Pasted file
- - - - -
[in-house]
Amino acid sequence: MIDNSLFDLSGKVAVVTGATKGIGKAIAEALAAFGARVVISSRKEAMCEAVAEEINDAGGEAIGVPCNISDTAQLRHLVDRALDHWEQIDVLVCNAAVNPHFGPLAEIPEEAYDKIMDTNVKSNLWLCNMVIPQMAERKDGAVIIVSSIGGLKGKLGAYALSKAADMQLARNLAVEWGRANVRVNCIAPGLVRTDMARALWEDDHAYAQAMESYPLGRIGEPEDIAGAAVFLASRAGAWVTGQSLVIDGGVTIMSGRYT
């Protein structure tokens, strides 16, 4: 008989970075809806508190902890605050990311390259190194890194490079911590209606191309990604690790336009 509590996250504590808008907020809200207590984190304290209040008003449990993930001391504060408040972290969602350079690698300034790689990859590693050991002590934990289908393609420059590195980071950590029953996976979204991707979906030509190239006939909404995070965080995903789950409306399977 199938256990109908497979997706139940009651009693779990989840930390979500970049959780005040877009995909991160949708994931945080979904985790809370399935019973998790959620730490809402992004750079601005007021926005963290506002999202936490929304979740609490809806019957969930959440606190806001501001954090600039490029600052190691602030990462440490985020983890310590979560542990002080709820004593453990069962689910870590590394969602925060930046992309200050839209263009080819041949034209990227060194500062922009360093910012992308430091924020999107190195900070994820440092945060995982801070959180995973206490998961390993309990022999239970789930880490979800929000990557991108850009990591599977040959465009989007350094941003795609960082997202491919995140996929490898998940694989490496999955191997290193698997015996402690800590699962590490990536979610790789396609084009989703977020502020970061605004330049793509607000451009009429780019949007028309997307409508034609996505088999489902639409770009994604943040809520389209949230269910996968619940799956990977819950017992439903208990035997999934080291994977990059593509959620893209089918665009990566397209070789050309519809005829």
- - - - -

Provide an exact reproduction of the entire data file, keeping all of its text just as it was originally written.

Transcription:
[in-house]
Amino acid sequence: MIDNSLFDLSGKVAVVTGATKGIGKAIAEALAAFGARVVISSRKEAMCEAVAEEINDAGGEAIGVPCNISDTAQLRHLVDRALDHWEQIDVLVCNAAVNPHFGPLAEIPEEAYDKIMDTNVKSNLWLCNMVIPQMAERKDGAVIIVSSIGGLKGKLGAYALSKAADMQLARNLAVEWGRANVRVNCIAPGLVRTDMARALWEDDHAYAQAMESYPLGRIGEPEDIAGAAVFLASRAGAWVTGQSLVIDGGVTIMSGRYT
């Protein structure tokens, strides 16, 4: 008989970075809806508190902890605050990311390259190194890194490079911590209606191309990604690790336009 509590996250504590808008907020809200207590984190304290209040008003449990993930001391504060408040972290969602350079690698300034790689990859590693050991002590934990289908393609420059590195980071950590029953996976979204991707979906030509190239006939909404995070965080995903789950409306399977 199938256990109908497979997706139940009651009693779990989840930390979500970049959780005040877009995909991160949708994931945080979904985790809370399935019973998790959620730490809402992004750079601005007021926005963290506002999202936490929304979740609490809806019957969930959440606190806001501001954090600039490029600052190691602030990462440490985020983890310590979560542990002080709820004593453990069962689910870590590394969602925060930046992309200050839209263009080819041949034209990227060194500062922009360093910012992308430091924020999107190195900070994820440092945060995982801070959180995973206490998961390993309990022999239970789930880490979800929000990557991108850009990591599977040959465009989007350094941003795609960082997202491919995140996929490898998940694989490496999955191997290193698997015996402690800590699962590490990536979610790789396609084009989703977020502020970061605004330049793509607000451009009429780019949007028309997307409508034609996505088999489902639409770009994604943040809520389209949230269910996968619940799956990977819950017992439903208990035997999934080291994977990059593509959620893209089918665009990566397209070789050309519809005829």